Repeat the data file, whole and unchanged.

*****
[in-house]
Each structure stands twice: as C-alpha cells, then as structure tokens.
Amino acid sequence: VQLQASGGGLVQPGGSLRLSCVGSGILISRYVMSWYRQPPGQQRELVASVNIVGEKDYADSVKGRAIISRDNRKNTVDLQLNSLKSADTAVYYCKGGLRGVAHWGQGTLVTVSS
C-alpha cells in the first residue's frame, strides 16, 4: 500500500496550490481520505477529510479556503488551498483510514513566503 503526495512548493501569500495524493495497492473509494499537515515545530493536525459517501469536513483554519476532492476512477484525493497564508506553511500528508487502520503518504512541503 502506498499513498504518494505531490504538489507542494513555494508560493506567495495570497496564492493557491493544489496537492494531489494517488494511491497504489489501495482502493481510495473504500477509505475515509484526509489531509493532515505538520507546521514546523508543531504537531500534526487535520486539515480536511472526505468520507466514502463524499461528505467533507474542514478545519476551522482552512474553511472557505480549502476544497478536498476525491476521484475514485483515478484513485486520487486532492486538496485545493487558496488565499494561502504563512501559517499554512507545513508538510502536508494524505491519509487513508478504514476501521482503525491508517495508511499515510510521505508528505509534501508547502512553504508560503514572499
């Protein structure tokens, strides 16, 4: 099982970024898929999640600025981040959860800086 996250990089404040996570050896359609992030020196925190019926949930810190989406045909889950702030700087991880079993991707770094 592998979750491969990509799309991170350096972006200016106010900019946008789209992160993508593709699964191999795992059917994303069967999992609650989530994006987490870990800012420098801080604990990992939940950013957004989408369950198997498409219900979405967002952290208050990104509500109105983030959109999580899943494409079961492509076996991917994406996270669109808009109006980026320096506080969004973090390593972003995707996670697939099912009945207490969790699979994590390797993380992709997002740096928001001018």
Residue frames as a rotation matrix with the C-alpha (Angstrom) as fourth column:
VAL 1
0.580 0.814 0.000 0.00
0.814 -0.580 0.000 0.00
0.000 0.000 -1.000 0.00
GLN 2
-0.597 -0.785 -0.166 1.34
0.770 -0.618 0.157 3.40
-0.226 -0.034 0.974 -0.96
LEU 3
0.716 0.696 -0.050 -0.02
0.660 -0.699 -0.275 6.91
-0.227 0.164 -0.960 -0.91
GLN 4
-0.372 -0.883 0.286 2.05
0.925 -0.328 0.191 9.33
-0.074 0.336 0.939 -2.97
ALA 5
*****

[in-house]
Each structure stands twice: as C-alpha cells, then as structure tokens.
Amino acid sequence: VQLQASGGGLVQPGGSLRLSCVGSGILISRYVMSWYRQPPGQQRELVASVNIVGEKDYADSVKGRAIISRDNRKNTVDLQLNSLKSADTAVYYCKGGLRGVAHWGQGTLVTVSS
C-alpha cells in the first residue's frame, strides 16, 4: 500500500496550490481520505477529510479556503488551498483510514513566503 503526495512548493501569500495524493495497492473509494499537515515545530493536525459517501469536513483554519476532492476512477484525493497564508506553511500528508487502520503518504512541503 502506498499513498504518494505531490504538489507542494513555494508560493506567495495570497496564492493557491493544489496537492494531489494517488494511491497504489489501495482502493481510495473504500477509505475515509484526509489531509493532515505538520507546521514546523508543531504537531500534526487535520486539515480536511472526505468520507466514502463524499461528505467533507474542514478545519476551522482552512474553511472557505480549502476544497478536498476525491476521484475514485483515478484513485486520487486532492486538496485545493487558496488565499494561502504563512501559517499554512507545513508538510502536508494524505491519509487513508478504514476501521482503525491508517495508511499515510510521505508528505509534501508547502512553504508560503514572499
């Protein structure tokens, strides 16, 4: 099982970024898929999640600025981040959860800086 996250990089404040996570050896359609992030020196925190019926949930810190989406045909889950702030700087991880079993991707770094 592998979750491969990509799309991170350096972006200016106010900019946008789209992160993508593709699964191999795992059917994303069967999992609650989530994006987490870990800012420098801080604990990992939940950013957004989408369950198997498409219900979405967002952290208050990104509500109105983030959109999580899943494409079961492509076996991917994406996270669109808009109006980026320096506080969004973090390593972003995707996670697939099912009945207490969790699979994590390797993380992709997002740096928001001018």
Residue frames as a rotation matrix with the C-alpha (Angstrom) as fourth column:
VAL 1
0.580 0.814 0.000 0.00
0.814 -0.580 0.000 0.00
0.000 0.000 -1.000 0.00
GLN 2
-0.597 -0.785 -0.166 1.34
0.770 -0.618 0.157 3.40
-0.226 -0.034 0.974 -0.96
LEU 3
0.716 0.696 -0.050 -0.02
0.660 -0.699 -0.275 6.91
-0.227 0.164 -0.960 -0.91
GLN 4
-0.372 -0.883 0.286 2.05
0.925 -0.328 0.191 9.33
-0.074 0.336 0.939 -2.97
ALA 5